(Tea Party 247) – While many American workers have been able to continue their employment from home so as to practice social distancing during the coronavirus outbreak, lawyers are now warning that this could present a whole host of new problems.
Of course, anyone who has been paying attention to the dangerous implications of smart technology will not be very surprised.
The New American reports that employers are concerned that smart speakers such as Google Home and Amazon Echo, which by design always listen in on their users, could now be privy to confidential corporate intelligence.
This is why they are warning their employees shut these devices off while working from home.
On Tuesday, ZDNet published an article titled “Working from home? Switch off Amazon’s Alexa (say lawyers),” in which Chris Matyszczyk wrote:
Some professionals may not be so able to deal with life sans their office perks. Lawyers, for example.
Many are used to sitting in their enclosed chambers, closing their doors and holding vital conversations about lawyerly matters. There, they feel secure.
Working in their homes, they worry who may be spying on them. Alexa, for example, and her band of vastly intelligent speakerpersons.
The report points to a law firm in the UK, Mishcon de Reya, which has requested its employees mute or completely disable their smart speakers for confidential business calls.
Joe Hancock, the managing partner who is head of cybersecurity at the firm, said, “Perhaps we’re being slightly paranoid, but we need to have a lot of trust in these organizations and these devices. We’d rather not take those risks.”
“Paranoid” is far from appropriate. This is common sense. As mentioned, smart devices, by design, listen to every word you speak. At best, so as to heed your every command, at worst, well…you can only imagine.
In 2018, The New American reported:
Last week, a Portland, Oregon, family was having a private conversation in their Echo-equipped home. Among other things, they discussed hardwood flooring. Later, the man received a call from an employee of his who lives in Seattle, more than 170 miles away. The employee told him he had received a message with the audio of the conversation.
As KIRO 7 in Seattle reported, the couple initially did not believe him. The woman — who only went by Danielle in the interview to protect her privacy — said, “At first, my husband was, like, ‘no you didn’t!’ And the (recipient of the message) said ‘You sat there talking about hardwood floors.’ And we said, ‘oh gosh, you really did hear us.’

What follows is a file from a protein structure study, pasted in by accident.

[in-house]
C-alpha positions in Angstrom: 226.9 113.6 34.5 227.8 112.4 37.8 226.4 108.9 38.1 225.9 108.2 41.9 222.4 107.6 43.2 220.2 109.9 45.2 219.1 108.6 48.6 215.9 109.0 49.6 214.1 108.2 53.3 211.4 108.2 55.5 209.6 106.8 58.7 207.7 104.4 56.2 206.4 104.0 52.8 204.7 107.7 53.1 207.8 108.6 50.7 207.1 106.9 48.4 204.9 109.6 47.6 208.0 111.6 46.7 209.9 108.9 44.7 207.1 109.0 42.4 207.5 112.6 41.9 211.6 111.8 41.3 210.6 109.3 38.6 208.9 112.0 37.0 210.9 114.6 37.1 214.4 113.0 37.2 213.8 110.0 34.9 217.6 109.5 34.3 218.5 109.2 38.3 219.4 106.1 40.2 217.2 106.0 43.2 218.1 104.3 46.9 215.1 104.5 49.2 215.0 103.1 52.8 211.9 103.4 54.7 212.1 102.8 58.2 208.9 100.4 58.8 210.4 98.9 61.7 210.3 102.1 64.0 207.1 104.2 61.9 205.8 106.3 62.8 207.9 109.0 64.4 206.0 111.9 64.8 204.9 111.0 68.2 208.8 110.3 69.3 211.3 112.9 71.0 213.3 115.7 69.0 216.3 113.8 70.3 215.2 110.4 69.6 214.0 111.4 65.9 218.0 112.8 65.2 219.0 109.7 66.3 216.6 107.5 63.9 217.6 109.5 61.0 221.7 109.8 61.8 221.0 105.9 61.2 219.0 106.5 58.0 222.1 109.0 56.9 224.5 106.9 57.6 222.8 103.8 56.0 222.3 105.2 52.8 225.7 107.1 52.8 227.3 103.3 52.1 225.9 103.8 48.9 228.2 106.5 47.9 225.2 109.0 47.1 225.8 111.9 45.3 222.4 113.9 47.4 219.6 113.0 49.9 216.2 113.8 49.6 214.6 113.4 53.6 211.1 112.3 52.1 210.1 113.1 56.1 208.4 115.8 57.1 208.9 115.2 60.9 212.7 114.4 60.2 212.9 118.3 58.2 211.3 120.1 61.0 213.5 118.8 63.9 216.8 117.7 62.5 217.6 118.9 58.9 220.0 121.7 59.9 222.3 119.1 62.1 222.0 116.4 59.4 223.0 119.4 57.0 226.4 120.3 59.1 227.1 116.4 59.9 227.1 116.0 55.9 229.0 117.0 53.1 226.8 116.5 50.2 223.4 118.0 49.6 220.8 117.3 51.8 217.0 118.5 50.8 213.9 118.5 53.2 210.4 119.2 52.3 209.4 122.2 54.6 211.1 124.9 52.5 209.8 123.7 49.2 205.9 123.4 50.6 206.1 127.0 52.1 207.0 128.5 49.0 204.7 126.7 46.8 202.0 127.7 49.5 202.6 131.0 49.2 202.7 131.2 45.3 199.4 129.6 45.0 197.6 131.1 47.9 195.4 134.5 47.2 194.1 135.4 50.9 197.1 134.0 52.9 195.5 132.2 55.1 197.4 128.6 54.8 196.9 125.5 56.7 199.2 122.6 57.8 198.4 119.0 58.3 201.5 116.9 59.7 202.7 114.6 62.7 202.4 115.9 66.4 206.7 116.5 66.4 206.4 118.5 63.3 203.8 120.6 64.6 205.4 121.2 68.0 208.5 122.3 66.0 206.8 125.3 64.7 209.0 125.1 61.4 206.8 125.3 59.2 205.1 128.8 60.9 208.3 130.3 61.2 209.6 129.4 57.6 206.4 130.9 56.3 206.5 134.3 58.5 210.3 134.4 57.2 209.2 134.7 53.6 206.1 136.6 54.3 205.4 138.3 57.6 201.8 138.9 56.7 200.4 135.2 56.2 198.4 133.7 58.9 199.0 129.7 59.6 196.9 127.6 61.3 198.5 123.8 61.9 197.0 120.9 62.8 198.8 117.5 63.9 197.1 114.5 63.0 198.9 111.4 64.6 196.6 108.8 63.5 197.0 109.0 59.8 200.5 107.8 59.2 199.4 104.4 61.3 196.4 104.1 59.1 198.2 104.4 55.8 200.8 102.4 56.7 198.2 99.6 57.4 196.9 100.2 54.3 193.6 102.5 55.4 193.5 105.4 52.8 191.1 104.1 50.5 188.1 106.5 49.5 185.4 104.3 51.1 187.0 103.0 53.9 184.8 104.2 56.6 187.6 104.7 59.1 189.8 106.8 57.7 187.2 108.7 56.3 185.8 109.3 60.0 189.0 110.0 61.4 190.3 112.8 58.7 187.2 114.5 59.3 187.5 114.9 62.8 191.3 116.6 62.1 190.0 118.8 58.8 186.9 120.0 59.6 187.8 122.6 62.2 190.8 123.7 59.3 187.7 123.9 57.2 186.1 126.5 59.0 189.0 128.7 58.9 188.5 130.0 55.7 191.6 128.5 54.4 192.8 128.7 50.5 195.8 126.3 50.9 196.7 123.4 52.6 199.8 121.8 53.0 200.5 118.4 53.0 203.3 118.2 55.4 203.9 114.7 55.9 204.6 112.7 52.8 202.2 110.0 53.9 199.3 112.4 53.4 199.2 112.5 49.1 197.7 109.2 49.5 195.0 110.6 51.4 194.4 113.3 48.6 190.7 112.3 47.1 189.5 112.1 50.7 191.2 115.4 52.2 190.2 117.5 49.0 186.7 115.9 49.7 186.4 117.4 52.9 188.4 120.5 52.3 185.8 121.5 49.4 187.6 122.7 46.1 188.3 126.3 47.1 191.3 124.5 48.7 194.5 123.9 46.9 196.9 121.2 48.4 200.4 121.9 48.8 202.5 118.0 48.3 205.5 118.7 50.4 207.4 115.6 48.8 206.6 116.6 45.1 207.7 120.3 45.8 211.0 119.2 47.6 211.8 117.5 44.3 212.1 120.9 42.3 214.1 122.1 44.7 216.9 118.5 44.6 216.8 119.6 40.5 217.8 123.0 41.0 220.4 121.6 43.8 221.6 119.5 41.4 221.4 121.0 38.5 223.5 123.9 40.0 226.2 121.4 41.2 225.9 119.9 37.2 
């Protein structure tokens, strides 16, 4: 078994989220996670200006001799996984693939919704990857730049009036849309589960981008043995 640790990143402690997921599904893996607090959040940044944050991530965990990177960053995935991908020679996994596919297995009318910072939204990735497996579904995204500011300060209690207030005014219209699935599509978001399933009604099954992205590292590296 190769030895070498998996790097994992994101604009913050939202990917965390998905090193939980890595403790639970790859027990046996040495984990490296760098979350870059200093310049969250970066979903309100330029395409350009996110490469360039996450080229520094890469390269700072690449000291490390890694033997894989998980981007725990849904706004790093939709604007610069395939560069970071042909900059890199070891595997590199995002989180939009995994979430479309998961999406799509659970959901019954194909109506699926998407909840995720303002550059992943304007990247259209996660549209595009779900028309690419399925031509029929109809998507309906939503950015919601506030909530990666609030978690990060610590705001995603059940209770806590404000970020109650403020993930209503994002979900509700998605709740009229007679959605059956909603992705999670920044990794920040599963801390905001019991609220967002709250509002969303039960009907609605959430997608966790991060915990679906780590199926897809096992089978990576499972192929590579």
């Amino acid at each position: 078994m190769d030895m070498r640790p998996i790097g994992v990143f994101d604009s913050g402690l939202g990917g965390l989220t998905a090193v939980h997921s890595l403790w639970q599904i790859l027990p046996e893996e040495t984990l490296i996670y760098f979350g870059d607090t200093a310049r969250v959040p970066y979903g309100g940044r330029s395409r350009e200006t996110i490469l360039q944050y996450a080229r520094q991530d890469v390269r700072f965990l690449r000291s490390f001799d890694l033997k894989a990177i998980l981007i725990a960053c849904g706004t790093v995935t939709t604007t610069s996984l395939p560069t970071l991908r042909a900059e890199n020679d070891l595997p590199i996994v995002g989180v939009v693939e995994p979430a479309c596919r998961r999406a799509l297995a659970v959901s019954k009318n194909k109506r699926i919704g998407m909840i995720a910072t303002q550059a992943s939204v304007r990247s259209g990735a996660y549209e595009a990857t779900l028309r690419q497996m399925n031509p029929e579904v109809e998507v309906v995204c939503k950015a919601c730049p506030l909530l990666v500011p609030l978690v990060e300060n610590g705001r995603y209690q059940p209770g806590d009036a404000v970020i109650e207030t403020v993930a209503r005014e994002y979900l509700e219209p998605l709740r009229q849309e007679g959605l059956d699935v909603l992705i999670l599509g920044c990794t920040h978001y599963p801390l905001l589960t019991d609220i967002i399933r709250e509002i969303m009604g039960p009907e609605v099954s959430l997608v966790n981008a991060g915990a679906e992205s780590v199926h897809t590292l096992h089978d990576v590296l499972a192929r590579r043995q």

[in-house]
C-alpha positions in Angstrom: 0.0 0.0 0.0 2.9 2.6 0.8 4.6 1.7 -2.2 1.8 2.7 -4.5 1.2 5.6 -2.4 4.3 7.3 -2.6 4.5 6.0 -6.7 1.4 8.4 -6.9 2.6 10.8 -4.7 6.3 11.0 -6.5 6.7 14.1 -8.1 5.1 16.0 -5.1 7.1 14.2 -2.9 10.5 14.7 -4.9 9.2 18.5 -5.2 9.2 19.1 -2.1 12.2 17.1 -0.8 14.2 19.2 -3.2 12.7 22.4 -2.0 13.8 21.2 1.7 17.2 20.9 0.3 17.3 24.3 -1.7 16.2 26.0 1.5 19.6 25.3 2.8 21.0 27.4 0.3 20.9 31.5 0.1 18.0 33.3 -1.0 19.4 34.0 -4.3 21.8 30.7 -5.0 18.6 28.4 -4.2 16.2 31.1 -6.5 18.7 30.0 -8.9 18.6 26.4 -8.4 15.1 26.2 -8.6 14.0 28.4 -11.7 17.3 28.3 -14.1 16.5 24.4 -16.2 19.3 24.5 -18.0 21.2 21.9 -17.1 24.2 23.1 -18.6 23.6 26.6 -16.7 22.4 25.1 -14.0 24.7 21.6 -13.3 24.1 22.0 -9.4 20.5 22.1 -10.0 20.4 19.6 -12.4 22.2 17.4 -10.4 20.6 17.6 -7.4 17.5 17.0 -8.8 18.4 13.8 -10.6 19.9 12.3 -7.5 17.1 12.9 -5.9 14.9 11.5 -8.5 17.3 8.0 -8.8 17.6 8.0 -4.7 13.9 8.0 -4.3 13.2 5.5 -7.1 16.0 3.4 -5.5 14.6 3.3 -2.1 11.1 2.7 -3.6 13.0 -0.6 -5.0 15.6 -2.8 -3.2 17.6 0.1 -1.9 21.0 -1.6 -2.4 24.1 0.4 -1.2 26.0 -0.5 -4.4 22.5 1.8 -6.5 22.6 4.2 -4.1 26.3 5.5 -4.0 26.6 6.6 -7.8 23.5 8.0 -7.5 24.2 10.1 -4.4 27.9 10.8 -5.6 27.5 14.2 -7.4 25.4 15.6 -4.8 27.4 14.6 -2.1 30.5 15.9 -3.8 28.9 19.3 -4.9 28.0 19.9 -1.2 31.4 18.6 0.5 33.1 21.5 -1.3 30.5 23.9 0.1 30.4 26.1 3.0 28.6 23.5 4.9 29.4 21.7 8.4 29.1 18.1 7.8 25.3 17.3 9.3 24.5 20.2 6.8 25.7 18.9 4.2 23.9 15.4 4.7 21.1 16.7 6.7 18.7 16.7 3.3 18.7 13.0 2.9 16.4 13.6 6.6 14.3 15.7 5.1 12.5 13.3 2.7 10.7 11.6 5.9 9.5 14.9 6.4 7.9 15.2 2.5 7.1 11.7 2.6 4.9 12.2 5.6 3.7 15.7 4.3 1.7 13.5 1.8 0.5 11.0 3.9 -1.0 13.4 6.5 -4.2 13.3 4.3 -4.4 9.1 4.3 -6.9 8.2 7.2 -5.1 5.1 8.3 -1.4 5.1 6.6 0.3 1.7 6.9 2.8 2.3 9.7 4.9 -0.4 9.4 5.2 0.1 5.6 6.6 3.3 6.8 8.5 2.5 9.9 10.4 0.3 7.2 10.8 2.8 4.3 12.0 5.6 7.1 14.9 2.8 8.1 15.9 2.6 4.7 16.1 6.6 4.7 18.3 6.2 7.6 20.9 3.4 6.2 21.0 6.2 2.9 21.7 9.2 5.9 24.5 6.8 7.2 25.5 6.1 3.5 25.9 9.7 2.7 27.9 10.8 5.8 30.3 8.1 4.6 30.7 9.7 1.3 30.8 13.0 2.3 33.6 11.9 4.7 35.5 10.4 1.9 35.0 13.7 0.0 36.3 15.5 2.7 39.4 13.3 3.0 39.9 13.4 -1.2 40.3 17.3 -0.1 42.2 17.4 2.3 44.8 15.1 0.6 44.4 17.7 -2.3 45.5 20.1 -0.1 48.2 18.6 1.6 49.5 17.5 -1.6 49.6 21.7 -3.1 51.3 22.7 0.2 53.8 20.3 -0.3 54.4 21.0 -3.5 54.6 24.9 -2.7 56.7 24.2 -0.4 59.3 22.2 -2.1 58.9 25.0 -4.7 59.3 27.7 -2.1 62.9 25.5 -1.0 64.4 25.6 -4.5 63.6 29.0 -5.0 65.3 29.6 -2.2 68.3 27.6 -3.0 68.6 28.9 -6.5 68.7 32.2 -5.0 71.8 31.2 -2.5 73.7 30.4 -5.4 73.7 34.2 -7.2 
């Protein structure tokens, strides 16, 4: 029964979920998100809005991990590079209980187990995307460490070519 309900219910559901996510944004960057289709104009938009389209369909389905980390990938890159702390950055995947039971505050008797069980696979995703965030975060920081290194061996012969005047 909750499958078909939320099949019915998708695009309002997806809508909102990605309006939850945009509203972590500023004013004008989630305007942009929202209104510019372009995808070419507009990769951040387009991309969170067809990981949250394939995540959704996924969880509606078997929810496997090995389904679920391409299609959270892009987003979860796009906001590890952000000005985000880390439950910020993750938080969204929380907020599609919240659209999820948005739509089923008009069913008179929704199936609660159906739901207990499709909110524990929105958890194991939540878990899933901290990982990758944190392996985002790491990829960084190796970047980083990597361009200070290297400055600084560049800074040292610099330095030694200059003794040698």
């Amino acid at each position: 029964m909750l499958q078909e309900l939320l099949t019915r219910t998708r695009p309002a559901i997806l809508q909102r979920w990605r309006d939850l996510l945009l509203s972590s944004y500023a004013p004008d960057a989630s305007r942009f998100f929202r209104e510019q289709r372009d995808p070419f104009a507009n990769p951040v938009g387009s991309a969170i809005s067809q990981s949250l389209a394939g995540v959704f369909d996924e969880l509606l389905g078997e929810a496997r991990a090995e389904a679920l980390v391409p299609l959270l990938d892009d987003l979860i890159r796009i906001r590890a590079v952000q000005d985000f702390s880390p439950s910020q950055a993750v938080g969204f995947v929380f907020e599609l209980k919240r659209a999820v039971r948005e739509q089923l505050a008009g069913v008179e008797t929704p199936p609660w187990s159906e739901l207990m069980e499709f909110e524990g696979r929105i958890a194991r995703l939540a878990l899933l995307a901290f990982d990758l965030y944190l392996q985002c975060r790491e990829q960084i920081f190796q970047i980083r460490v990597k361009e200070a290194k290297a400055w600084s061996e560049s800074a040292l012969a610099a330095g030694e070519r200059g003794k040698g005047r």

This family had an Echo in every room of their home, including the bedroom. After this disturbing incident, the wife disconnected every speaker in the house and boxed them up.
But how many more people keep them in their home?
The New American continues:
Flash forward nearly two years and with employees working from home for the foreseeable future, at least one law firm is cognizant of the fact that confidentiality and devices such as the Echo are mutually exclusive. And while the ZDNet article does not mention the Oregon family and their awakening moment, it does state, “There’s the recent research that revealed Alexa and her squad accidentally activate and record conversations up to 19 times a day.”
And while the issue bringing all of this to the forefront this time is the confidentiality between lawyers and their clients, ask yourself, “Is my privacy less important than theirs?” Of course not. Admittedly, it is convenient to have Alexa set your thermostat, search for and play your favorite song, or answer your trivial question about which actress played with which actor in which movie. It may even score high in “cool points”! But that said, having the infernal thing erroneously activate and capture your private conversations should be a bridge too far for anyone who understands the value of privacy. Think back through the day: What have you said or done today that would make you uncomfortable if it had been recorded and played back to someone else later? Perhaps there were things that would not merely make you uncomfortable, but would — in fact — make you want to change your name and move away to a place where no one knows you. Just do yourself a favor and don’t ask Alexa, Google Home, or any other “Smart Speaker” for steps on how to do that.
In fact, follow the advice these lawyers are giving to their employees: Turn it off. Then, go a step further and never turn it back on.